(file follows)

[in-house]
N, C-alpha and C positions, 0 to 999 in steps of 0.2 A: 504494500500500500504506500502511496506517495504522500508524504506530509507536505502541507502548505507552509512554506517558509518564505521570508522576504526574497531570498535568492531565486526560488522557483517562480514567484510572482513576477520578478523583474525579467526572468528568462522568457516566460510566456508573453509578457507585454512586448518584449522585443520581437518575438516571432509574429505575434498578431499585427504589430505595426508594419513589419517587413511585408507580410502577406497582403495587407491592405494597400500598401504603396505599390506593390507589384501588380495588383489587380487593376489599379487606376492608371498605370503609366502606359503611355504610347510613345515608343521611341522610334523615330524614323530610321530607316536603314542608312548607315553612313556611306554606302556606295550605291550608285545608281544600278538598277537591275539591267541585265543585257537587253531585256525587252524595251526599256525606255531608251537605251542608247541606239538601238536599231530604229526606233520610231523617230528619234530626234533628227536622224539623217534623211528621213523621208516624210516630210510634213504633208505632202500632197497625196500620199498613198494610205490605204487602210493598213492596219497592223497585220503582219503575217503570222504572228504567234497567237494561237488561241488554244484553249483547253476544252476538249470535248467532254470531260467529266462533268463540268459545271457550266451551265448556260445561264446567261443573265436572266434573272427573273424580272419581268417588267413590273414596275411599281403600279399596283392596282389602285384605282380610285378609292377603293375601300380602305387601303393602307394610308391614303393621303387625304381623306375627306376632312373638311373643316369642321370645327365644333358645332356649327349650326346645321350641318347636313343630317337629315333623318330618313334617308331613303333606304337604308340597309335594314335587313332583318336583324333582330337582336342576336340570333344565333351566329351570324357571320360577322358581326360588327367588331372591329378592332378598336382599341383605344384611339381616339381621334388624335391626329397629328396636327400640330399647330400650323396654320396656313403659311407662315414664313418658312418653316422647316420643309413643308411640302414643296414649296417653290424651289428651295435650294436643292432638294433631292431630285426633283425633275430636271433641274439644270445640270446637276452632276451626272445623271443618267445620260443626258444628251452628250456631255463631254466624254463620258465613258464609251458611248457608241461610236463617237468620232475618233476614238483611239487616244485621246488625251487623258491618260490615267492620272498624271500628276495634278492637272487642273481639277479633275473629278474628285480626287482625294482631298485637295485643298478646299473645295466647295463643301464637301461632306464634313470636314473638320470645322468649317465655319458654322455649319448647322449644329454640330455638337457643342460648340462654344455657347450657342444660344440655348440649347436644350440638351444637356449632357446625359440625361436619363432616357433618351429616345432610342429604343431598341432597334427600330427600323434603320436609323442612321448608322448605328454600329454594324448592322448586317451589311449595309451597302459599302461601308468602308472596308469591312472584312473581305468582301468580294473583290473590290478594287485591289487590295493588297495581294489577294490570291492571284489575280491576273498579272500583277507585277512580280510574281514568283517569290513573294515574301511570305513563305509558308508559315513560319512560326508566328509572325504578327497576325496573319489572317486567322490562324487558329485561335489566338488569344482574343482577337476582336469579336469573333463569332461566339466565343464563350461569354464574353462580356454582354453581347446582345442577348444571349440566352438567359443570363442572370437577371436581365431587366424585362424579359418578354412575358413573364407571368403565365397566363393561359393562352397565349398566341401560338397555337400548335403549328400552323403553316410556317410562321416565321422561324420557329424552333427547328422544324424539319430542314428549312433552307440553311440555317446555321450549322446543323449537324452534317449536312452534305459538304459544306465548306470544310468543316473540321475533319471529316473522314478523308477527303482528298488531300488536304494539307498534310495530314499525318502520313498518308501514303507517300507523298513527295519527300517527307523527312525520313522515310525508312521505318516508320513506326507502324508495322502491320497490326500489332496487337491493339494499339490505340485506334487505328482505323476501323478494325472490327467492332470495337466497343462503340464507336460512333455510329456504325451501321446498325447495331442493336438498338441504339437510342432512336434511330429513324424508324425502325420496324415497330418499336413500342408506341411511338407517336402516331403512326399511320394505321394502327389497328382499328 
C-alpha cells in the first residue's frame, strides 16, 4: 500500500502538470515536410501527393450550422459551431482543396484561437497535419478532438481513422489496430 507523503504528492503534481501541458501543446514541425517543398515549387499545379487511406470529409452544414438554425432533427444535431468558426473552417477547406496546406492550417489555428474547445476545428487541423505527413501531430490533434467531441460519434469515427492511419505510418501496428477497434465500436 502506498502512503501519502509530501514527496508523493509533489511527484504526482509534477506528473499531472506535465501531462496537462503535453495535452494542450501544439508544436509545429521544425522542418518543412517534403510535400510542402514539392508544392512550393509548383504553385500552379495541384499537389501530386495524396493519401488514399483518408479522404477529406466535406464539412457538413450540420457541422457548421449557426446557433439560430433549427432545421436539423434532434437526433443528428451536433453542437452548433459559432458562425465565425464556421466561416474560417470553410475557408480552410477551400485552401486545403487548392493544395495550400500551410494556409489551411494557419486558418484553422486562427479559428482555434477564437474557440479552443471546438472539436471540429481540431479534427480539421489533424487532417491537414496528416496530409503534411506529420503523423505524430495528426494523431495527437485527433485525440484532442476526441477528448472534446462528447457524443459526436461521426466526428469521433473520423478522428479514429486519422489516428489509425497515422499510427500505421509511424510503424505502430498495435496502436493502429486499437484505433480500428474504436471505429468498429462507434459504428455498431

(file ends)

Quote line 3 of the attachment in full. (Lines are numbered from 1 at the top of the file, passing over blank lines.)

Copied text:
C-alpha cells in the first residue's frame, strides 16, 4: 500500500502538470515536410501527393450550422459551431482543396484561437497535419478532438481513422489496430 507523503504528492503534481501541458501543446514541425517543398515549387499545379487511406470529409452544414438554425432533427444535431468558426473552417477547406496546406492550417489555428474547445476545428487541423505527413501531430490533434467531441460519434469515427492511419505510418501496428477497434465500436 502506498502512503501519502509530501514527496508523493509533489511527484504526482509534477506528473499531472506535465501531462496537462503535453495535452494542450501544439508544436509545429521544425522542418518543412517534403510535400510542402514539392508544392512550393509548383504553385500552379495541384499537389501530386495524396493519401488514399483518408479522404477529406466535406464539412457538413450540420457541422457548421449557426446557433439560430433549427432545421436539423434532434437526433443528428451536433453542437452548433459559432458562425465565425464556421466561416474560417470553410475557408480552410477551400485552401486545403487548392493544395495550400500551410494556409489551411494557419486558418484553422486562427479559428482555434477564437474557440479552443471546438472539436471540429481540431479534427480539421489533424487532417491537414496528416496530409503534411506529420503523423505524430495528426494523431495527437485527433485525440484532442476526441477528448472534446462528447457524443459526436461521426466526428469521433473520423478522428479514429486519422489516428489509425497515422499510427500505421509511424510503424505502430498495435496502436493502429486499437484505433480500428474504436471505429468498429462507434459504428455498431